A man who spent 21 years in prison after being wrongfully convicted of killing his seven children might be compensated by the state more than 40 years later under a bill passed by the Legislature.
The Senate voted unanimously late Friday for a bill that changes a law that compensates wrongfully incarcerated prisoners so that James Richardson can be paid more than $1 million. The bill now goes to Gov. Rick Scott.
Bill sponsor Sen. Geraldine Thompson of Orlando said the now-78-year-old Richardson wants to build a church with the money.
Richardson was convicted in 1968 of poisoning the lunch of his children with an insecticide. But the conviction was set aside after it was reinvestigated by then-Miami-Dade County State Attorney Janet Reno.
Sales tax holidays
Shoppers buying clothes and school supplies will get a three-day tax holiday in August.
The Florida Legislature on Friday approved a tax cut package and sent it to the governor.
The $105 million tax cut package includes a back-to-school sales tax holiday on Aug. 1-3.
Under the bill (HB 5601), shoppers would not have to pay sales taxes on any clothes worth $100 or less. Shoppers would not have to pay taxes on school supplies worth $15 or less or on the first $750 of a personal computer.
The bill also includes a three-day sales tax holiday in September on the purchase of energy efficient appliances. It also includes a nine-day sales tax holiday on the sale of hurricane preparation supplies such as batteries and generators.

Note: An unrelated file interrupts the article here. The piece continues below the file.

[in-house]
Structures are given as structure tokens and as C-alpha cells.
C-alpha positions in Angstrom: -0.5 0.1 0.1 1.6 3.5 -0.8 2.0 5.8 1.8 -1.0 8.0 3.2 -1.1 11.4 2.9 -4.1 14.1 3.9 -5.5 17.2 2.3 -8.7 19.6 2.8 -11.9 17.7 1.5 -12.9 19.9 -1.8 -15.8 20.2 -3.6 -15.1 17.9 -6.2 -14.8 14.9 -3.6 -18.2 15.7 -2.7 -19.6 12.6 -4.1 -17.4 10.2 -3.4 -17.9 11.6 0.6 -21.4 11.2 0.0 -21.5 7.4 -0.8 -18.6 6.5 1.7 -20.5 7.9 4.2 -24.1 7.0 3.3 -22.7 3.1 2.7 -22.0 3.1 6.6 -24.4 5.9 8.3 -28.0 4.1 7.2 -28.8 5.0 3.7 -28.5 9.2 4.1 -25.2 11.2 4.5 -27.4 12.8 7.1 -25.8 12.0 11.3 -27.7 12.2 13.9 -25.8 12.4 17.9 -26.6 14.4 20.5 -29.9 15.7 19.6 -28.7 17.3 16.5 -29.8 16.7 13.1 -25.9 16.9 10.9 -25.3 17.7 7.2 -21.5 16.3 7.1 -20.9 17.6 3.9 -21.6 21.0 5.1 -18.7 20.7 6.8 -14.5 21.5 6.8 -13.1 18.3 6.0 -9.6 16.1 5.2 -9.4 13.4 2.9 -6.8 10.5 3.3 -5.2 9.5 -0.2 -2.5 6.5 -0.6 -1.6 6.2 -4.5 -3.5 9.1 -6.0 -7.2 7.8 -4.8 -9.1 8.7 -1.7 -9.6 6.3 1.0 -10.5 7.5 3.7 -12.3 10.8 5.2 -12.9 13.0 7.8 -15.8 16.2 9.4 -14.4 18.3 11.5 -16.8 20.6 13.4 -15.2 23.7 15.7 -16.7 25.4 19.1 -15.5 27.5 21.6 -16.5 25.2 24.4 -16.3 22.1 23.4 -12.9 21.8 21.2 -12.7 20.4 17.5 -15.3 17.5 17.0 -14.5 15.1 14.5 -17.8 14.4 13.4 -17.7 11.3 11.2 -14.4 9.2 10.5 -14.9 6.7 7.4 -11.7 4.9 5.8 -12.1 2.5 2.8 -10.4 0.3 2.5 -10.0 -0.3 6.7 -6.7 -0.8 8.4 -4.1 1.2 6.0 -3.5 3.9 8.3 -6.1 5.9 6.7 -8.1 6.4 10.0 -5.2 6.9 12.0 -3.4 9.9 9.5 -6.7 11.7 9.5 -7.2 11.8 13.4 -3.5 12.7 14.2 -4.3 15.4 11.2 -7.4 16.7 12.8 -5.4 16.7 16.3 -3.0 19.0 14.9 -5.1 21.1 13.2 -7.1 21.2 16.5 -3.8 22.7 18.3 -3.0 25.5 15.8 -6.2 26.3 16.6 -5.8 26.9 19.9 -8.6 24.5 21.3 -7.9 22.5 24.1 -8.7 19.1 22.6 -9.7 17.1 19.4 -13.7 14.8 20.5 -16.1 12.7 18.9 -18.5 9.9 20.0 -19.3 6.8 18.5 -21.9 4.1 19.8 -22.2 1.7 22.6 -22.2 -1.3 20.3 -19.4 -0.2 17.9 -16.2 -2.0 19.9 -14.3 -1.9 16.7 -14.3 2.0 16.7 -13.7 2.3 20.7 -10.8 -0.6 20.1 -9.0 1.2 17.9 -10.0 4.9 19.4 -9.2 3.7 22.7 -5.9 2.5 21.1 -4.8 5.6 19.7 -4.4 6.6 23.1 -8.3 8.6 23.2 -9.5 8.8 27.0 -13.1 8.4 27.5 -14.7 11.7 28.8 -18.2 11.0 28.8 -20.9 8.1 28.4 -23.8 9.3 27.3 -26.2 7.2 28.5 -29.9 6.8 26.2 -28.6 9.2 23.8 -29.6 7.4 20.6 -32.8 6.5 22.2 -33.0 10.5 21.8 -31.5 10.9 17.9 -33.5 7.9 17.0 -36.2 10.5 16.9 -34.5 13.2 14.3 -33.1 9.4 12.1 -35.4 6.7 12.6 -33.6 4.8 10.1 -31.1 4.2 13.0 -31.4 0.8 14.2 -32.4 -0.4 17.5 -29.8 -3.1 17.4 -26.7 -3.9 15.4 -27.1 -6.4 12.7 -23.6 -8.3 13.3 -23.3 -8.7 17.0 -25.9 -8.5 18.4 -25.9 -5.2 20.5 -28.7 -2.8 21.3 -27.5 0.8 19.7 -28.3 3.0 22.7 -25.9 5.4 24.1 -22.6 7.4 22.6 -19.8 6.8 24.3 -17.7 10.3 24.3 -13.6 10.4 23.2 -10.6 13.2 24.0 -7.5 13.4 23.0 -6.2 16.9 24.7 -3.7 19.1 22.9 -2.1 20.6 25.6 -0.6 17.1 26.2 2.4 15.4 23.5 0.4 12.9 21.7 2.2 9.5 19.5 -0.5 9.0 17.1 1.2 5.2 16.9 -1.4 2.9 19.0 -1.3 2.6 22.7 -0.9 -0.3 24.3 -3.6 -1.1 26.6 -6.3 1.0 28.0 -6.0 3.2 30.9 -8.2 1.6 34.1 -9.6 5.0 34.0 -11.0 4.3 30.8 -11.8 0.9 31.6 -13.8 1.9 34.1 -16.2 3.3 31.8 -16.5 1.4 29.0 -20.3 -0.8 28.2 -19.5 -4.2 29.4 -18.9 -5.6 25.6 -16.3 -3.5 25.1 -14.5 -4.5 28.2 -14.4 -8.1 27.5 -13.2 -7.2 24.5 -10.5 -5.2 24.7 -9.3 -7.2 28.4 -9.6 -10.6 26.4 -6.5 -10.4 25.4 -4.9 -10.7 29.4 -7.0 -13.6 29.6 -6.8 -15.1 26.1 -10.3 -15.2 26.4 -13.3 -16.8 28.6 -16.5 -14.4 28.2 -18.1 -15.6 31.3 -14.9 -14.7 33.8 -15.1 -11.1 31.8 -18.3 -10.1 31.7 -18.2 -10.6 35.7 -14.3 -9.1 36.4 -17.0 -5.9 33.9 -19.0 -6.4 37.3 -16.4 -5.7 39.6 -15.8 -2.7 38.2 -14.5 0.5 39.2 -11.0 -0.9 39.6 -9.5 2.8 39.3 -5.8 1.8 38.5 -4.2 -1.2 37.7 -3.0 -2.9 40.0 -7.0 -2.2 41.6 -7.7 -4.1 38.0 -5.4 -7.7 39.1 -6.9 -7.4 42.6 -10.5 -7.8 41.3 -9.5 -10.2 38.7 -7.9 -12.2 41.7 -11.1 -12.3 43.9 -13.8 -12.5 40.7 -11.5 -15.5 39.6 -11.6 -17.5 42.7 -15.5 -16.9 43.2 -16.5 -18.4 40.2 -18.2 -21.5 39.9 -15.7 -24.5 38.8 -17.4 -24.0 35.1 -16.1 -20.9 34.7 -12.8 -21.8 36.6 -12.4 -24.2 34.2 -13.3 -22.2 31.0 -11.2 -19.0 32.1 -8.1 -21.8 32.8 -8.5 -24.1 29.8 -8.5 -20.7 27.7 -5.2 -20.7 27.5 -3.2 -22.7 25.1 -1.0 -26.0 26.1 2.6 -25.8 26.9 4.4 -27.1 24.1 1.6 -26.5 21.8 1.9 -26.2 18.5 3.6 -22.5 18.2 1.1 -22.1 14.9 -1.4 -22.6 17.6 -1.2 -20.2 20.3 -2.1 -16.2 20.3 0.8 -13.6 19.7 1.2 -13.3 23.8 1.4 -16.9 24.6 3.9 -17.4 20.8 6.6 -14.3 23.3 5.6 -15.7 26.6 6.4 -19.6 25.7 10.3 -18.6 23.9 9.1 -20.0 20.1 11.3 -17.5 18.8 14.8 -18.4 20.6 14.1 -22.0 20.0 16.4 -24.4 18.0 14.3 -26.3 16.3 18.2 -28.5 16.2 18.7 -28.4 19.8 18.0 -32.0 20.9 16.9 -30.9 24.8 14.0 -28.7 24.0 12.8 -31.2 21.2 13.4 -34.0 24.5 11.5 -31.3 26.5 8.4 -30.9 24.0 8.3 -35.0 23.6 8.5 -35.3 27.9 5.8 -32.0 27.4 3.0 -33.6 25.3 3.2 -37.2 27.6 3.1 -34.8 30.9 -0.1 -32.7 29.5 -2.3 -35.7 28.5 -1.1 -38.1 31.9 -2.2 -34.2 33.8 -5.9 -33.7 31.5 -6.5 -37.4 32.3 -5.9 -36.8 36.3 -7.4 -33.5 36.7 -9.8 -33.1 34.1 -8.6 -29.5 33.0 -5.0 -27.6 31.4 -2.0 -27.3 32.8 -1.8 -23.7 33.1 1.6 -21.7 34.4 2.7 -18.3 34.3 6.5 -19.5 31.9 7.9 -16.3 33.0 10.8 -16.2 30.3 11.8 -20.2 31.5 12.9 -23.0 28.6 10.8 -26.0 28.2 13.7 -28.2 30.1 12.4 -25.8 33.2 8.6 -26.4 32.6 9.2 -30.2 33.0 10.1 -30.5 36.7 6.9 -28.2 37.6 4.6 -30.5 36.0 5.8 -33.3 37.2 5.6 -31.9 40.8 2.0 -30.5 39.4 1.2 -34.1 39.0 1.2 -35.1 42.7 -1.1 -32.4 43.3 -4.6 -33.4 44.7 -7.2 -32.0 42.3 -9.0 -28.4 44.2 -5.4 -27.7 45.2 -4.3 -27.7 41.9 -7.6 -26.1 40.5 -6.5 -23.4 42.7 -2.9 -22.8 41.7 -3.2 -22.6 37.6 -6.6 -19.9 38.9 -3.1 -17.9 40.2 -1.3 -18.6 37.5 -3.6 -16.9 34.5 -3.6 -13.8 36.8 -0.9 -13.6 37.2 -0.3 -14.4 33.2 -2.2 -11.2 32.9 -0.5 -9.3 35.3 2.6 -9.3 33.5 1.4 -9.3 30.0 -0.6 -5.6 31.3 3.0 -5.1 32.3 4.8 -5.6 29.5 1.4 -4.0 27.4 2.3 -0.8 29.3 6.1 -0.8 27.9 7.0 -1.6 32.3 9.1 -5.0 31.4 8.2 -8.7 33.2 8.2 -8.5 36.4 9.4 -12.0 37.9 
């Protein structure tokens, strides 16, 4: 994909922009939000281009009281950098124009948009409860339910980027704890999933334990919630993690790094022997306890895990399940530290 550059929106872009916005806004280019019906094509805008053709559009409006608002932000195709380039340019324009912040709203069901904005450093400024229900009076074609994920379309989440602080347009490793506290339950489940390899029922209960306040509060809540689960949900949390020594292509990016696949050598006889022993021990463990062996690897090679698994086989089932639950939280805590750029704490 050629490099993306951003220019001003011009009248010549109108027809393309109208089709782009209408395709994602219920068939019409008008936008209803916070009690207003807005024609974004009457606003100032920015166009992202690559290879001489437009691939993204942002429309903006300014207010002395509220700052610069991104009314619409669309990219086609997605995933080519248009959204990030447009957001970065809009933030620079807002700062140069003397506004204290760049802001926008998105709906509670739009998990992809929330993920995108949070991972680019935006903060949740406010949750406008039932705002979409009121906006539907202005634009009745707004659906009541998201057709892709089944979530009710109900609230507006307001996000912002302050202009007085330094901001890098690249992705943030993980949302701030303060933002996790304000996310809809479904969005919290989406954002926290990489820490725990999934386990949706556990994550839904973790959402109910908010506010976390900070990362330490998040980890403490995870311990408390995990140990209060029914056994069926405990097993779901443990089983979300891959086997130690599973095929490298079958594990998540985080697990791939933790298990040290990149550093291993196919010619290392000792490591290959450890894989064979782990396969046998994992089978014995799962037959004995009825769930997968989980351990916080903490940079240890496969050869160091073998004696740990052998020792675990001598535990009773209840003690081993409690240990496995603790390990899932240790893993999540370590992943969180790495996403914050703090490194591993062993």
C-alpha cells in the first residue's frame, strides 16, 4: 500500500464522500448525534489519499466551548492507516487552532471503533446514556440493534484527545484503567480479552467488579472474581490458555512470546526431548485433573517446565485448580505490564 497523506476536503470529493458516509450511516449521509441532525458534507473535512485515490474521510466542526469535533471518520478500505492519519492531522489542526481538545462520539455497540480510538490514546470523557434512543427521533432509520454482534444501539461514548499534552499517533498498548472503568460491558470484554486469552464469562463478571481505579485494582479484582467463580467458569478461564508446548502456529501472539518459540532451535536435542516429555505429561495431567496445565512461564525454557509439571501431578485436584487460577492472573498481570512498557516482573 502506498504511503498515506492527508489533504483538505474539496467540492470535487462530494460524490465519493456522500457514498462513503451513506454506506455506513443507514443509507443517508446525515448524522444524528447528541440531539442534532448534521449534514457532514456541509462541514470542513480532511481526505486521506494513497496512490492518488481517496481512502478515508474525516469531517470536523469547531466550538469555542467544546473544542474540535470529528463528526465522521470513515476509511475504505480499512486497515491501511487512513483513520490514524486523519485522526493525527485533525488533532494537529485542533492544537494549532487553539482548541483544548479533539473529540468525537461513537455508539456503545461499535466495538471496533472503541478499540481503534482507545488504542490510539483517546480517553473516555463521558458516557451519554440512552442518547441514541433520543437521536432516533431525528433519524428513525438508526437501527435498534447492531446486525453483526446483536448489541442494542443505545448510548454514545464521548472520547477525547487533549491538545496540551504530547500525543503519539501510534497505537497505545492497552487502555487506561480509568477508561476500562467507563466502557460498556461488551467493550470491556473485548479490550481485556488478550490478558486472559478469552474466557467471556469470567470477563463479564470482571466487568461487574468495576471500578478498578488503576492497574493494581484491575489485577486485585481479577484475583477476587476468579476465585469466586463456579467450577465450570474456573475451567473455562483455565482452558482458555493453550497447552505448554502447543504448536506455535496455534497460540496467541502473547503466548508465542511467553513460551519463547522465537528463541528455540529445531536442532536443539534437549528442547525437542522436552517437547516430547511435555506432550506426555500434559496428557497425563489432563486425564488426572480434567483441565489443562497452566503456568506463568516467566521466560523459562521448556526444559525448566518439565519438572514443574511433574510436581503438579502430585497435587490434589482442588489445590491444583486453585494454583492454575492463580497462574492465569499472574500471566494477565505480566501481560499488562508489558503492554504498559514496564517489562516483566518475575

Early 2016 session
The House gave final approval Friday to a bill (HB 9) that would move up the starting date of the 2016 legislative session from March to January.
Sessions typically last from early March to early May, except in redistricting years. But the bill calls for a one-time change to start the 2016 session on Jan. 12. Supporters of the change have said that, in part, it will allow lawmakers to be home with their families for such things as spring break. House members voted 93-22 to approve the bill, which passed the Senate on Thursday. It now goes to the governor.
Life term changes
The Legislature passed a bill that reworks mandatory life sentences for juveniles.
The bill passed the House 115-0 Friday and passed the Senate 36-0 last week. It now awaits the governor.
The bill (HB 7035) would bring Florida law in line with a 2012 U.S. Supreme Court ruling that said life terms without parole for juveniles violate the Constitution's ban on cruel and unusual punishment, leaving Florida law in need of an update. The bill leaves the mandatory minimum for first-degree murder, creates judicial sentencing reviews and denies those reviews for those previously convicted of violent felonies before committing first-degree murder.
Information from the News Service of Florida was used in this report.